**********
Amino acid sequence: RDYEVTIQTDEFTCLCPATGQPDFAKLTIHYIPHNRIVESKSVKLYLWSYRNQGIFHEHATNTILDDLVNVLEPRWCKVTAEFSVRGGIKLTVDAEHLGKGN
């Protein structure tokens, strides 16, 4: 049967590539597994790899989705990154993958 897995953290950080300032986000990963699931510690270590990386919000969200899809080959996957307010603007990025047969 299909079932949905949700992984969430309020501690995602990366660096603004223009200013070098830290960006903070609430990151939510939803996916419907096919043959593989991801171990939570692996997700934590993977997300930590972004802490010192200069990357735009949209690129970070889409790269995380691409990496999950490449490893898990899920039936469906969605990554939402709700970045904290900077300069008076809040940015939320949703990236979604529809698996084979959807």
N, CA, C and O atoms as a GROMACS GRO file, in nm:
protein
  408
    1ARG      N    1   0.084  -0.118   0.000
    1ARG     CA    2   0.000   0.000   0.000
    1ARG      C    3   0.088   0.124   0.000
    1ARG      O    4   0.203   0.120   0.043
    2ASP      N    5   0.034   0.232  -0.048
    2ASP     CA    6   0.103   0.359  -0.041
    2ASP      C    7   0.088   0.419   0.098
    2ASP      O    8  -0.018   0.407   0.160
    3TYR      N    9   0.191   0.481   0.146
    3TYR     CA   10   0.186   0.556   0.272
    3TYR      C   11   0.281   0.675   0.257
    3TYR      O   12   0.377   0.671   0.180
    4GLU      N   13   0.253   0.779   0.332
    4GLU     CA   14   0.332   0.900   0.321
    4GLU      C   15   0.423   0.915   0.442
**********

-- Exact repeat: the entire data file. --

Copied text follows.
Amino acid sequence: RDYEVTIQTDEFTCLCPATGQPDFAKLTIHYIPHNRIVESKSVKLYLWSYRNQGIFHEHATNTILDDLVNVLEPRWCKVTAEFSVRGGIKLTVDAEHLGKGN
């Protein structure tokens, strides 16, 4: 049967590539597994790899989705990154993958 897995953290950080300032986000990963699931510690270590990386919000969200899809080959996957307010603007990025047969 299909079932949905949700992984969430309020501690995602990366660096603004223009200013070098830290960006903070609430990151939510939803996916419907096919043959593989991801171990939570692996997700934590993977997300930590972004802490010192200069990357735009949209690129970070889409790269995380691409990496999950490449490893898990899920039936469906969605990554939402709700970045904290900077300069008076809040940015939320949703990236979604529809698996084979959807």
N, CA, C and O atoms as a GROMACS GRO file, in nm:
protein
  408
    1ARG      N    1   0.084  -0.118   0.000
    1ARG     CA    2   0.000   0.000   0.000
    1ARG      C    3   0.088   0.124   0.000
    1ARG      O    4   0.203   0.120   0.043
    2ASP      N    5   0.034   0.232  -0.048
    2ASP     CA    6   0.103   0.359  -0.041
    2ASP      C    7   0.088   0.419   0.098
    2ASP      O    8  -0.018   0.407   0.160
    3TYR      N    9   0.191   0.481   0.146
    3TYR     CA   10   0.186   0.556   0.272
    3TYR      C   11   0.281   0.675   0.257
    3TYR      O   12   0.377   0.671   0.180
    4GLU      N   13   0.253   0.779   0.332
    4GLU     CA   14   0.332   0.900   0.321
    4GLU      C   15   0.423   0.915   0.442